Health literacy (HL) is thought to be crucial for the management of the manifold demands relating to child health which parents are faced with. Albeit many studies have investigated parental HL and health behaviours (HBs) directed at the child, knowledge about the pathways which link parental HL with HB is scarce. The aim of this scoping review was to identify and comprehensively describe the variety of pathways linking parental HL with HBs directed at the child which were empirically analysed in previous studies. Following established scoping review methods database searches were conducted in MEDLINE, EMBASE, PsycINFO and WebofScience on 5 March 2020. Eligibility criteria included primary, empirical studies assessing parental HL and HB directed at the child in the general parent population. Titles and abstracts were screened independently by six reviewers for potentially relevant publications and data were extracted using standardized data extraction forms. The search identified 6916 articles for title and abstract screening. After full-text review, 50 studies were included in this review. Most studies (N = 24) assumed a direct association between HL and HBs and only few studies (N = 4) used more complex models investigating different pathways or mediation and/or moderation models. Overall, the evidence on the underlying pathways linking parental HL and HBs directed at the child is mixed and fairly limited. Therefore, hypothesis-driven research and integration of results into theoretical frameworks is needed for advancing both the research on HL and public health practice.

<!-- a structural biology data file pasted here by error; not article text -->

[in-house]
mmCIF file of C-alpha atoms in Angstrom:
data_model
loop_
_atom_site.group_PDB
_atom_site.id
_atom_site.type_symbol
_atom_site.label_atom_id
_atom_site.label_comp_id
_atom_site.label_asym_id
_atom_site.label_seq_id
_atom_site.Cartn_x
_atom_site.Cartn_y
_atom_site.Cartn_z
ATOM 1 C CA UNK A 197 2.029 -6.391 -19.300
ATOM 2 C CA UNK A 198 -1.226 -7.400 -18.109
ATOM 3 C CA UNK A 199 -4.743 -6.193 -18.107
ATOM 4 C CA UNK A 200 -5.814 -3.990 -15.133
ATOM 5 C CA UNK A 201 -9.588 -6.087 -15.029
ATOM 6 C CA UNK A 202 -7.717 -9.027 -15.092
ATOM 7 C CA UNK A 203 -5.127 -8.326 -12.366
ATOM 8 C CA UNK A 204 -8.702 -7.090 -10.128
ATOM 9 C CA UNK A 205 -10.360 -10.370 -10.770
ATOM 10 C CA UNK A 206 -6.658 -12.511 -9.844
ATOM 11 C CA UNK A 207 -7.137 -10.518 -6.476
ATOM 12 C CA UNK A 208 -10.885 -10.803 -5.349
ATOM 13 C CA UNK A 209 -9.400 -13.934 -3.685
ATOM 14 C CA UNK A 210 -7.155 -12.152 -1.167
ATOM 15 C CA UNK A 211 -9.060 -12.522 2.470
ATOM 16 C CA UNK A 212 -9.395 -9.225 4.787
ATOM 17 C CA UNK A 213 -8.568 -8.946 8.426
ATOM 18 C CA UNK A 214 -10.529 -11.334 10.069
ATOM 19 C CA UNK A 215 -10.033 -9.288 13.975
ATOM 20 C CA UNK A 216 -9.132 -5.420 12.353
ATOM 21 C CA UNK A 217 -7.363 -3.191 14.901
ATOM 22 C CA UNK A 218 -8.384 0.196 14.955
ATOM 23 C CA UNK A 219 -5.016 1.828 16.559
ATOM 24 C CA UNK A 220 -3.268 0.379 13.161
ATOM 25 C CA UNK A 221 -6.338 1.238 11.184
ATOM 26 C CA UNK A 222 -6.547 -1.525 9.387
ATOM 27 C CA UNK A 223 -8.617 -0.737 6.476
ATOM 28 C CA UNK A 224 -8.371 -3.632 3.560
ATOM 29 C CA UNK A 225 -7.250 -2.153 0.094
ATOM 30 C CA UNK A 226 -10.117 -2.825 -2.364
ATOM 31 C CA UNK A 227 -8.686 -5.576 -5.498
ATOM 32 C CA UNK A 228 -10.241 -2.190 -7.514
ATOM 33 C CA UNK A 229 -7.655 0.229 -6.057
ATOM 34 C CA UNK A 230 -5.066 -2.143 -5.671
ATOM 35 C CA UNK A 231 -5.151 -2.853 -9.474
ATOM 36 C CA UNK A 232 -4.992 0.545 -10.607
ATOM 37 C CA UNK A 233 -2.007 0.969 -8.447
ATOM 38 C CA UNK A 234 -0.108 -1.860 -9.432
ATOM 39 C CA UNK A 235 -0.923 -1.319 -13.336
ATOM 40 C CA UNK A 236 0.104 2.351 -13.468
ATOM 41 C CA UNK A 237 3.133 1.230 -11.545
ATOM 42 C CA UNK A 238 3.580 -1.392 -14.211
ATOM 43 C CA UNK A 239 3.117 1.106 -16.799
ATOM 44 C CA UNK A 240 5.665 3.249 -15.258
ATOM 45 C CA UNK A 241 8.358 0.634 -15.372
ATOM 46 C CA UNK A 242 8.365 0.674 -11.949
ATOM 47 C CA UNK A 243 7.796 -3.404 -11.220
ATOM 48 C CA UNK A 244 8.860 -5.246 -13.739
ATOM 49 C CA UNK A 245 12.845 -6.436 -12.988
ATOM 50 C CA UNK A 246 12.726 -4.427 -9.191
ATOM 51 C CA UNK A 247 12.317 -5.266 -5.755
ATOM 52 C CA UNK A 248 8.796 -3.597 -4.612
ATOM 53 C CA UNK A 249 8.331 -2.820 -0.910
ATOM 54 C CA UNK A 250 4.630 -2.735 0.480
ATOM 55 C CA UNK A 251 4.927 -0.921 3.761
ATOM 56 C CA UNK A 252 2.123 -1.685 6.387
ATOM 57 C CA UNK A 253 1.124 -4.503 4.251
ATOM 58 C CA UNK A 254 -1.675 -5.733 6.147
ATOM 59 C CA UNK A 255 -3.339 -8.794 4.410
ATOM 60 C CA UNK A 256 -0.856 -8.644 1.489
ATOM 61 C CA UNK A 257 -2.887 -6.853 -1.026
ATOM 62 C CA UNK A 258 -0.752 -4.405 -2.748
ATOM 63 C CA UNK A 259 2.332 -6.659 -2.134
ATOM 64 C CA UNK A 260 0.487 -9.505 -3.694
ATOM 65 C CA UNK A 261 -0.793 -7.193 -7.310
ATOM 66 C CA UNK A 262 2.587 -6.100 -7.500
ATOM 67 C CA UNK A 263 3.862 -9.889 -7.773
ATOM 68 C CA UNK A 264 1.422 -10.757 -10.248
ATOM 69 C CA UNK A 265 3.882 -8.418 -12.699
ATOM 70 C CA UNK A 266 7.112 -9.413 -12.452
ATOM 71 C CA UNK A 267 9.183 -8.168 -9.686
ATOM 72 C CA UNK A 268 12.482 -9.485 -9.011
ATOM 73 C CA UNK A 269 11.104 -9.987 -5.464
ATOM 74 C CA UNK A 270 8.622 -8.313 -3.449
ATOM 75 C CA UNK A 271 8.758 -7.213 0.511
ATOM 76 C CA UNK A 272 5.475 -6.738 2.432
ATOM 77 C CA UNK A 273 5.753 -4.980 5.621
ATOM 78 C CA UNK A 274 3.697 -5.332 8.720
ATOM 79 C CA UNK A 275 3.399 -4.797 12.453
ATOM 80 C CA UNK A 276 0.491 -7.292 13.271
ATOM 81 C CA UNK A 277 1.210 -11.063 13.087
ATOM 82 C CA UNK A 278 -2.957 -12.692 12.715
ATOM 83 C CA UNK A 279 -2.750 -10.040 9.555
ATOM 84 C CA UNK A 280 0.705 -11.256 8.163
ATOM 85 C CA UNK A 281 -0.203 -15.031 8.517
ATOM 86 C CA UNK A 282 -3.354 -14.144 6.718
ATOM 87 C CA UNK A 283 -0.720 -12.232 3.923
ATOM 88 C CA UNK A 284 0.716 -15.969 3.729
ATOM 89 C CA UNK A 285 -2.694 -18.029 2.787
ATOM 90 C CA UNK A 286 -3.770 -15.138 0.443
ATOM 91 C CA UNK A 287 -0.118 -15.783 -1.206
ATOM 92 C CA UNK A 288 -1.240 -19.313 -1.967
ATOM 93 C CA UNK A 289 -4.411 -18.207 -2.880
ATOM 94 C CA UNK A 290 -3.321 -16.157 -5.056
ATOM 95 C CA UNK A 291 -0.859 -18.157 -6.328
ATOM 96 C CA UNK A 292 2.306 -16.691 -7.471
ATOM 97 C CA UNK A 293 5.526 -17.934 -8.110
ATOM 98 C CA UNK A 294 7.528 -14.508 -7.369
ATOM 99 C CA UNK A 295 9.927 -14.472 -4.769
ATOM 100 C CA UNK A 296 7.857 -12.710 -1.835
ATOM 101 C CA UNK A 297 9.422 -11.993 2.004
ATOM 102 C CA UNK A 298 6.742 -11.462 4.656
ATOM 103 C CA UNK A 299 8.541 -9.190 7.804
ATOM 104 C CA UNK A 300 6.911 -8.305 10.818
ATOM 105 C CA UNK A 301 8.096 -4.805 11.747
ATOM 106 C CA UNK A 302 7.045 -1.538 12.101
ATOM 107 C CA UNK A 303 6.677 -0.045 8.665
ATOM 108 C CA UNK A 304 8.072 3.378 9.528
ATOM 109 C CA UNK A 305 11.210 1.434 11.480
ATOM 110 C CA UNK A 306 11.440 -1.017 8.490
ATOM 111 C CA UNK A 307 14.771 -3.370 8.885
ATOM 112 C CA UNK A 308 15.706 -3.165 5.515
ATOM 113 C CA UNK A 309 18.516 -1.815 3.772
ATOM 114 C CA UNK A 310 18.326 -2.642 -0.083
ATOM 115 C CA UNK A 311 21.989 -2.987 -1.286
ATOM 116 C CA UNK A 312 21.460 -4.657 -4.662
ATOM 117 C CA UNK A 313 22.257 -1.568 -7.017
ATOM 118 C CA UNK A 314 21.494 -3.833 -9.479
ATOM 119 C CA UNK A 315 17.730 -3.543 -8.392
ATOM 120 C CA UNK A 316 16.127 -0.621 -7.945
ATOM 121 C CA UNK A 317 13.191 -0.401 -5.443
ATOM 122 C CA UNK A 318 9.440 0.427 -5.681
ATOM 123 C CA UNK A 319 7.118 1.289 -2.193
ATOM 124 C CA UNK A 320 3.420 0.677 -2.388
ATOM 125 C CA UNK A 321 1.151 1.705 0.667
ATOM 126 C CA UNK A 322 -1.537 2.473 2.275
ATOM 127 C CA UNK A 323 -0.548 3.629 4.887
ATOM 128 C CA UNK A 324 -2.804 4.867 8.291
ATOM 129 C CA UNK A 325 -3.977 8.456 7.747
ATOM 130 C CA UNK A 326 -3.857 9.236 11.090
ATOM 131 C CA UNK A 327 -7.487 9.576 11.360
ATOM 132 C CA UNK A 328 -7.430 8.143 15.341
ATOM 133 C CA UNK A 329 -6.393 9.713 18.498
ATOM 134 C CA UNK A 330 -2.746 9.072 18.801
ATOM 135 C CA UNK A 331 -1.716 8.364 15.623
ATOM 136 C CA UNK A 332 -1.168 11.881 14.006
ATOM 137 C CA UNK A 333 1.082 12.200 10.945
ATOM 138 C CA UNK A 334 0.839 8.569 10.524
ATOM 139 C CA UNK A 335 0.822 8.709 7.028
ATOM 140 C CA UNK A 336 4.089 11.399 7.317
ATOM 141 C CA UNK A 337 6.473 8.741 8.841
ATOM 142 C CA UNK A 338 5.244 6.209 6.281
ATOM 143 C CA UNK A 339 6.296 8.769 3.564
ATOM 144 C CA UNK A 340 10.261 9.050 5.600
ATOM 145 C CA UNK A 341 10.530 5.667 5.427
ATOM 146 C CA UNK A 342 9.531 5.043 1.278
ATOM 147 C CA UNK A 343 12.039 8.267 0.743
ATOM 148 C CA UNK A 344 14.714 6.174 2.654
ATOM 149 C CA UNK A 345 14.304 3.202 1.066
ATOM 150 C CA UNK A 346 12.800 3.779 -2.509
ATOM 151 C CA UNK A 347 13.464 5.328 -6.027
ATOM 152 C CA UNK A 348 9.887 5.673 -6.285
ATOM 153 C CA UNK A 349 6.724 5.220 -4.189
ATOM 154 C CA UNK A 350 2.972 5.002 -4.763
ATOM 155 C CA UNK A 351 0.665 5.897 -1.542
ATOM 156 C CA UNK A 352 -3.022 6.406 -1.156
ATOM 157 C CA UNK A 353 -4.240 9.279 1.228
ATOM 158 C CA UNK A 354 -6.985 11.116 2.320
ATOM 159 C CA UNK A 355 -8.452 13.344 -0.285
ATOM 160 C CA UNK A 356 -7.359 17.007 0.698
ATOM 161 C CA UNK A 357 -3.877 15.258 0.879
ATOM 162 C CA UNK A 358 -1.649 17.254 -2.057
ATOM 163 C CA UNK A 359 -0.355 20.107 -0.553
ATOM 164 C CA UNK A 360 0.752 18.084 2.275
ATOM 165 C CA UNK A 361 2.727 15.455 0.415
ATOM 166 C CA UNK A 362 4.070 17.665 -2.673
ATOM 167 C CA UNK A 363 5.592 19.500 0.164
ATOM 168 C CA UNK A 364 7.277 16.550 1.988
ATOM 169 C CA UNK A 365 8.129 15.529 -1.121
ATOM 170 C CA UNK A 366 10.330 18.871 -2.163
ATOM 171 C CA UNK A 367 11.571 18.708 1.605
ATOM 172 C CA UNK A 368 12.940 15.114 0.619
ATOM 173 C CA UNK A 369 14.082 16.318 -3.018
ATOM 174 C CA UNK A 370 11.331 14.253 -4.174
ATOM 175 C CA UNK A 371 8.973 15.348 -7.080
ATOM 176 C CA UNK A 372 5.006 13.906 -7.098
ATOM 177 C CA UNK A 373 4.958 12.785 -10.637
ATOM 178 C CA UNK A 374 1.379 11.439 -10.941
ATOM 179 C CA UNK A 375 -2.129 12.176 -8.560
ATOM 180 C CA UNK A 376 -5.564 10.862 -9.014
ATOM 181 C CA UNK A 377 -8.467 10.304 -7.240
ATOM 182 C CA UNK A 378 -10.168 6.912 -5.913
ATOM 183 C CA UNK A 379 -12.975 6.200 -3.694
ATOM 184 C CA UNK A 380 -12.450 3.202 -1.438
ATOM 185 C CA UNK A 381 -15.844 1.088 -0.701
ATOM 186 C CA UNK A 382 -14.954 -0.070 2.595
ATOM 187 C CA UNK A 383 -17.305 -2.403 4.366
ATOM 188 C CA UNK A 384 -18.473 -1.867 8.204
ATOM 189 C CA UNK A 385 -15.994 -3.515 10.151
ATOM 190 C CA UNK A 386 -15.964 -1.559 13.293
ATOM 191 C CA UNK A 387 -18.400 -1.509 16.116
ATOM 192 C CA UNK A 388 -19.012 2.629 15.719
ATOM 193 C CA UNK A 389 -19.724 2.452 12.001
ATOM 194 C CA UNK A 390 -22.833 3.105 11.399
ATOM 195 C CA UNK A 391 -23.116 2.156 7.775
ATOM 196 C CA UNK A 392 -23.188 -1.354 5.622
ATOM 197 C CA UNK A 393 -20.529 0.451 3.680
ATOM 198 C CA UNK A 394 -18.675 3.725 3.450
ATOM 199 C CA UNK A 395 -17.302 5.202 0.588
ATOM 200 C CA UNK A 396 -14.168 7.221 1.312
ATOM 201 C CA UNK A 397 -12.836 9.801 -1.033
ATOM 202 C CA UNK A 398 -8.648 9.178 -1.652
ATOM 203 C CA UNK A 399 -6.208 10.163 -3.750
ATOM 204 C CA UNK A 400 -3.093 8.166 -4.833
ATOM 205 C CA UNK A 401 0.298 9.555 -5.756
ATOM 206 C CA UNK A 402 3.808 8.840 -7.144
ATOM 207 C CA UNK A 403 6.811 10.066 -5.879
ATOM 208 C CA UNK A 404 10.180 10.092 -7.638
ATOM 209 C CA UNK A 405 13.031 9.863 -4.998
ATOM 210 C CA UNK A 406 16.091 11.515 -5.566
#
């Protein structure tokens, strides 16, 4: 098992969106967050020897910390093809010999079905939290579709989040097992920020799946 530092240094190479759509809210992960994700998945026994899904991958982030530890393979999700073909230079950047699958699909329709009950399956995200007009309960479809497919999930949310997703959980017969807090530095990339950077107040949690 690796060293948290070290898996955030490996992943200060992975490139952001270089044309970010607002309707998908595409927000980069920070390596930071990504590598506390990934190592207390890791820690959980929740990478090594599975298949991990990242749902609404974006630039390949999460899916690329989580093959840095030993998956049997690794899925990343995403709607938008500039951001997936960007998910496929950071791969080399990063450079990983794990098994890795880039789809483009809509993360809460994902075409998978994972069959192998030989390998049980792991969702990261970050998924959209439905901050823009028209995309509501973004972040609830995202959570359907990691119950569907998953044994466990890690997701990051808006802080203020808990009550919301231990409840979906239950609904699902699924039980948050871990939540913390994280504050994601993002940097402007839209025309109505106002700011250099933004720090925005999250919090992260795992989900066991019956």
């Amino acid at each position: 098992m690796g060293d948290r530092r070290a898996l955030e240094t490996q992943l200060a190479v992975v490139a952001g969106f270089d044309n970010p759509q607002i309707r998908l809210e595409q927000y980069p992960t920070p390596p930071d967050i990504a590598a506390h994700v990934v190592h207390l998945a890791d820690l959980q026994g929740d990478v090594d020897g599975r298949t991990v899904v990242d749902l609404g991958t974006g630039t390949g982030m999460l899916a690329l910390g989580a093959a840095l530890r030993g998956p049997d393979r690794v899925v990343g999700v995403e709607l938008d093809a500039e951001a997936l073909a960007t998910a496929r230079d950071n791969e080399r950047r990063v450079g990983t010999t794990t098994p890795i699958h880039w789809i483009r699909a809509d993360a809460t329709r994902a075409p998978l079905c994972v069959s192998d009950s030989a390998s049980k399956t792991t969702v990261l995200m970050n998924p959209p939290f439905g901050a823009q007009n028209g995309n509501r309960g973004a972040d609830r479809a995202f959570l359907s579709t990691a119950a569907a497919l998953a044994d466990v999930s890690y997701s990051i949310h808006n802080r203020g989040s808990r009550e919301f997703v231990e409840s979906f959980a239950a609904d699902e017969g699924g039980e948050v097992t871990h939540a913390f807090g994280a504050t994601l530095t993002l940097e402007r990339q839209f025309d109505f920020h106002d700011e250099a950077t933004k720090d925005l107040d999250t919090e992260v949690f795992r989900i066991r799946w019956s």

This systematic overview of existing literature aimed at comprehensively describing the association between parental health literacy (HL) and health behaviours (HBs) directed at the child and how this linkage was analysed in previous studies. HL can be defined as the capacity an individual has to access and effectively use health-related information, in order to promote and maintain good health. A particularly relevant group is the parent population as prior to and during parenthood they are confronted with manifold information regarding child health care. Many studies investigated parental HL and HBs directed at the child but knowledge about how they are connected with each other is scarce. The 50 studies included in this review varied widely in how they measured HL and HBs and how data were analysed. Overall, most studies (24 studies) assumed a direct association between HL and HBs and only few studies (4 studies) used more complex models looking at other important variables. More research is needed to understand the underlying relation between HL and HBs and how this can be integrated into theoretical frameworks.

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